Governor’s Young Scientist Award for Excellence in Scientific Research
Dr. Chuanbing Tang, Associate Professor of Chemistry and College of Arts and Sciences Distinguished Professor in the Department of Chemistry and Biochemistry received the Young Scientist Award for 2016.
Over the six years since Dr. Tang joined the USC faculty, he has trained 16 graduate students, 18 undergraduate students, a dozen postdoctoral scholars and a number of high school students. He has authored or co-authored about 90 refereed journal articles while securing nearly $5 million in external research funding. His research encompasses sustainable polymers from biomass, metal-containing polymers and polymers for biomedical applications. As a young investigator, professor Tang has played a strong role in contributing to the economy of South Carolina and the nation, as his research makes specialty chemicals and practical materials. His 10 patent applications (with 5 of them already granted) are a strong testimony of his impact now and in the future. His research projects have addressed pressing global problems such as sustainability and antibiotic resistance, and have garnered widespread attention from the national and international research community.
Governor’s Award for Excellence in Scientific Research at a Predominately Undergraduate Institution
Dr. Yiming Ji, Professor of Computational Science in the Department of Mathematics and Computational Science at USC Beaufort took the Governor’s Award for Excellence in Scientific Research at a Predominately Undergraduate Institution home to the Lowcountry on Monday.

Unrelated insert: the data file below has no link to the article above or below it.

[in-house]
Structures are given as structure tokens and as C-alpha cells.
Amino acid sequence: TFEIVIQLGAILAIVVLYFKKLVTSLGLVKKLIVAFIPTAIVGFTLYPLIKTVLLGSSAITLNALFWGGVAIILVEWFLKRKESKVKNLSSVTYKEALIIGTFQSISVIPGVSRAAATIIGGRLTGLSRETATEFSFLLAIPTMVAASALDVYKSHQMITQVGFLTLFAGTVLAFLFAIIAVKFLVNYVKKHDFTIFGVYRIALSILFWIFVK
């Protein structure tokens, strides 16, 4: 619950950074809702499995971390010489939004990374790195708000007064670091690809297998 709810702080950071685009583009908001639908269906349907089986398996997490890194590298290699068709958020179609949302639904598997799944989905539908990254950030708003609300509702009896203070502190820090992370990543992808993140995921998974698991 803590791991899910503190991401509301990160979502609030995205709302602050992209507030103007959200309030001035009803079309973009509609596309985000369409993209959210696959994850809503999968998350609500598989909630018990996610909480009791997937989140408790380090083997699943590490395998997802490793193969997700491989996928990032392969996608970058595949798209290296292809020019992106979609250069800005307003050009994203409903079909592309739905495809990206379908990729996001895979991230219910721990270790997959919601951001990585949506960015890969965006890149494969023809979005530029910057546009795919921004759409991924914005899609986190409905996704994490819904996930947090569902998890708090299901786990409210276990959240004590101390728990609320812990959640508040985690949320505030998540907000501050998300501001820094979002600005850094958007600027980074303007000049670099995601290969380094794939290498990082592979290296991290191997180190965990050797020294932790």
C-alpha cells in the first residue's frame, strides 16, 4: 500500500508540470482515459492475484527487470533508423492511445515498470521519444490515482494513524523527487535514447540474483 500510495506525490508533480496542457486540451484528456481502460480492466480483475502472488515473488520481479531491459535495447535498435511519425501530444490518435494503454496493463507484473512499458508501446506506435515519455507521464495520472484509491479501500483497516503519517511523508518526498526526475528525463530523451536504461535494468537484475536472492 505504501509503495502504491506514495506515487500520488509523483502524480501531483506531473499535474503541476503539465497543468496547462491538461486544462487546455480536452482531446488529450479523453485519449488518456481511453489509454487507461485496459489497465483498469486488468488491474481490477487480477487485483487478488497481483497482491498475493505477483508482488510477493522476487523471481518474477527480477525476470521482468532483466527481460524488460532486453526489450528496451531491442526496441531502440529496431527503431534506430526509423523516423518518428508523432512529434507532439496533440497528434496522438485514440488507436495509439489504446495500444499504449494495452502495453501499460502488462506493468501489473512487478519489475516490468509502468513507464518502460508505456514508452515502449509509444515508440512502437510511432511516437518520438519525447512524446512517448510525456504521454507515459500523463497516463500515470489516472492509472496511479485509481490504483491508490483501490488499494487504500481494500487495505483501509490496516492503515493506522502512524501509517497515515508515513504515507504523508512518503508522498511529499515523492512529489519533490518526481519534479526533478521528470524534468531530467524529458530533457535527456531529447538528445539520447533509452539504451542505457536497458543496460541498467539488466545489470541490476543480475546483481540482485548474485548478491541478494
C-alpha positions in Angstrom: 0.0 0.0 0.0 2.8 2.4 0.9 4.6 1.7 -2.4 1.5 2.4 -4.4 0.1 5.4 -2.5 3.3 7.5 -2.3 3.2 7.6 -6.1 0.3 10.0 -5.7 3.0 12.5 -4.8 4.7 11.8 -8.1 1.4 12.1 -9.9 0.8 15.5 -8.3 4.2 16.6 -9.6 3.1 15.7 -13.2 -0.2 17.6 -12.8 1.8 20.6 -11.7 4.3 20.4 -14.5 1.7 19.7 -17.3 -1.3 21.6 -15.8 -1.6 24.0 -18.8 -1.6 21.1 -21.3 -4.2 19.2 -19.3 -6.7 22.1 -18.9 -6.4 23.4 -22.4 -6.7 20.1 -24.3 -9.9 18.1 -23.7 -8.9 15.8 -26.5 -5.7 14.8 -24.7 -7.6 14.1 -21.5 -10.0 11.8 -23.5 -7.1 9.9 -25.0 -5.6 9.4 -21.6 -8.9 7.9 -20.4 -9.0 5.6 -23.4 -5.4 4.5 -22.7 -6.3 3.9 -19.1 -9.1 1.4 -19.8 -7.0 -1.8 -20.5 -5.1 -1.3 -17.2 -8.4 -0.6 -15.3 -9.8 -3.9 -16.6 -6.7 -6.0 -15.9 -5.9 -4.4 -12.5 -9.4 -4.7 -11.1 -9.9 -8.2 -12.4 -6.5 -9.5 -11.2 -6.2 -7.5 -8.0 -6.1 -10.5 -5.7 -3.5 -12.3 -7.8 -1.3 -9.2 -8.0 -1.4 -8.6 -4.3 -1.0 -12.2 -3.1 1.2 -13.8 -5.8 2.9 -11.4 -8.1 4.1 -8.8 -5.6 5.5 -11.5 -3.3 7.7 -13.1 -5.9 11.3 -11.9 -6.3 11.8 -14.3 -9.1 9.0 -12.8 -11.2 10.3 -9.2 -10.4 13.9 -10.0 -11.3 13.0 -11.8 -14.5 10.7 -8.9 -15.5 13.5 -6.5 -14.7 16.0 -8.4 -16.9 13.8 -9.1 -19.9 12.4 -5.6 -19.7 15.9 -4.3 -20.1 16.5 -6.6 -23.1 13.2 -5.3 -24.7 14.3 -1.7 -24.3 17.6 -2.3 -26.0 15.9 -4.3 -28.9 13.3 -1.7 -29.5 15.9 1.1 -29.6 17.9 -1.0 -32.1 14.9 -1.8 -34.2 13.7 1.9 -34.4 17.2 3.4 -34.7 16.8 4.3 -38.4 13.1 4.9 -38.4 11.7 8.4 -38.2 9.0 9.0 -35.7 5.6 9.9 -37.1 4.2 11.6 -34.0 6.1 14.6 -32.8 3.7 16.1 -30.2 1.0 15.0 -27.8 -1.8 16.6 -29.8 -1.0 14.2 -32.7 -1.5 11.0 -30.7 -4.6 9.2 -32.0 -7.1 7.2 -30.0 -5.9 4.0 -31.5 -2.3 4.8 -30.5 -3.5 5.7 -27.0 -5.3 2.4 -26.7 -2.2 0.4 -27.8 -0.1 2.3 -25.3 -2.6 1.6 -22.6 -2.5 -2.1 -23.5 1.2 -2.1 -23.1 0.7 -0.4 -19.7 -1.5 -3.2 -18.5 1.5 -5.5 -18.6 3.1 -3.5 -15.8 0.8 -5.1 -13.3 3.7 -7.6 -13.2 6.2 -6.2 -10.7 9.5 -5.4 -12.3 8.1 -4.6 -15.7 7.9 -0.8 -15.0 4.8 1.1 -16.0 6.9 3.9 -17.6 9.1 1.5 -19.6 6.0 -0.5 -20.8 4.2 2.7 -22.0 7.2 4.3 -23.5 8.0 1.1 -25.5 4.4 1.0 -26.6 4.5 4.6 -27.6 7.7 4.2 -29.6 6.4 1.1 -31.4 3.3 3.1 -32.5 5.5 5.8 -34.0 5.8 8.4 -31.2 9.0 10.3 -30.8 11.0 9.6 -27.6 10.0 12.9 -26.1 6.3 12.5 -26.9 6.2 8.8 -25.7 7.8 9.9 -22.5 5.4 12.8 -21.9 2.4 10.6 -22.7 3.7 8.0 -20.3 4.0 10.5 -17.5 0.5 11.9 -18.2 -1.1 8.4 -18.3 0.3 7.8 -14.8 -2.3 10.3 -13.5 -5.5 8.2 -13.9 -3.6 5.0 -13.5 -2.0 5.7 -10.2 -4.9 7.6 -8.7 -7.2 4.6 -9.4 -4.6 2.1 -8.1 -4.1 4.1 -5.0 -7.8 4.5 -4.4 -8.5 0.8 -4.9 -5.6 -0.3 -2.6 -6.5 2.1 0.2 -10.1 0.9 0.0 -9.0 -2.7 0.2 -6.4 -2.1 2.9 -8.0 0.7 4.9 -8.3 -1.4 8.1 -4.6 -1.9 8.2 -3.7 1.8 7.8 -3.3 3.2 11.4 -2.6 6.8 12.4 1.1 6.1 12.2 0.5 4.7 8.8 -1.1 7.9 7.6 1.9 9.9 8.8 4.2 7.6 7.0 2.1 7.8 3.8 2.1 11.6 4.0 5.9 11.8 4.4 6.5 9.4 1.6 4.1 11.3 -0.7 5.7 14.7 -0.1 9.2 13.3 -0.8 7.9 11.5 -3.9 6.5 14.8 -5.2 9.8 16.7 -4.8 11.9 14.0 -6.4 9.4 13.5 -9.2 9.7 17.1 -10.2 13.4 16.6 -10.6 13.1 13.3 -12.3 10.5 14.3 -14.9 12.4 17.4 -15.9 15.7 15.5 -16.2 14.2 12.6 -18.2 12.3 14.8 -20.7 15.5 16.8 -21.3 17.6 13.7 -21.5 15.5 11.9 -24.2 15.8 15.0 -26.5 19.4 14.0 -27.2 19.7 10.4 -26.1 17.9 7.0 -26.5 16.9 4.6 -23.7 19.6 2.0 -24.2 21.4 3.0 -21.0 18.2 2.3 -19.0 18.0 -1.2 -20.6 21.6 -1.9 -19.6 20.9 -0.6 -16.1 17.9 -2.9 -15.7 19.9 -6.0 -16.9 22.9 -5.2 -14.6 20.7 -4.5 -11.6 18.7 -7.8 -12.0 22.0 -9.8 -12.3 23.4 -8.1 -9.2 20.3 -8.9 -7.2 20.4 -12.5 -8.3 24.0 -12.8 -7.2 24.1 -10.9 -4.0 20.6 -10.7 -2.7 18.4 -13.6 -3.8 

Dr. Ji was one of the first professors to be honored with a Breakthrough Star award in 2010, and his star has continued to rise ever since. He has consistently received external research funding awards from the National Science Foundation since 2009, including NSF EPSCOR RII awards that are designed to help build collaborative research teams working on key NSF areas of focus. Dr. Ji’s primary research interests include wireless communication networks, data analysis, image processing and scientific computations, many of which impact the daily lives of nearly every American.
Prakash Nagarkatti, USC’s Vice President for Research praised all four of the 2016 Governor’s Award recipients. “I am so pleased to congratulate Professors zur Loye, Ely, Tang and Ji for the major accomplishment this represents for each of them. Each one of these scientists continues to make major contributions to his respective field, provides top-quality educational opportunities for his students and reflects the excellence that abounds here at the University of South Carolina. The fact that USC faculty received honors in all four Governor’s Award categories is a huge achievement for the entire USC System. It reinforces our standing as South Carolina’s premier research university, and gives our state a glimpse into the wonderful work that happens across the USC system every day.”
26 April 2016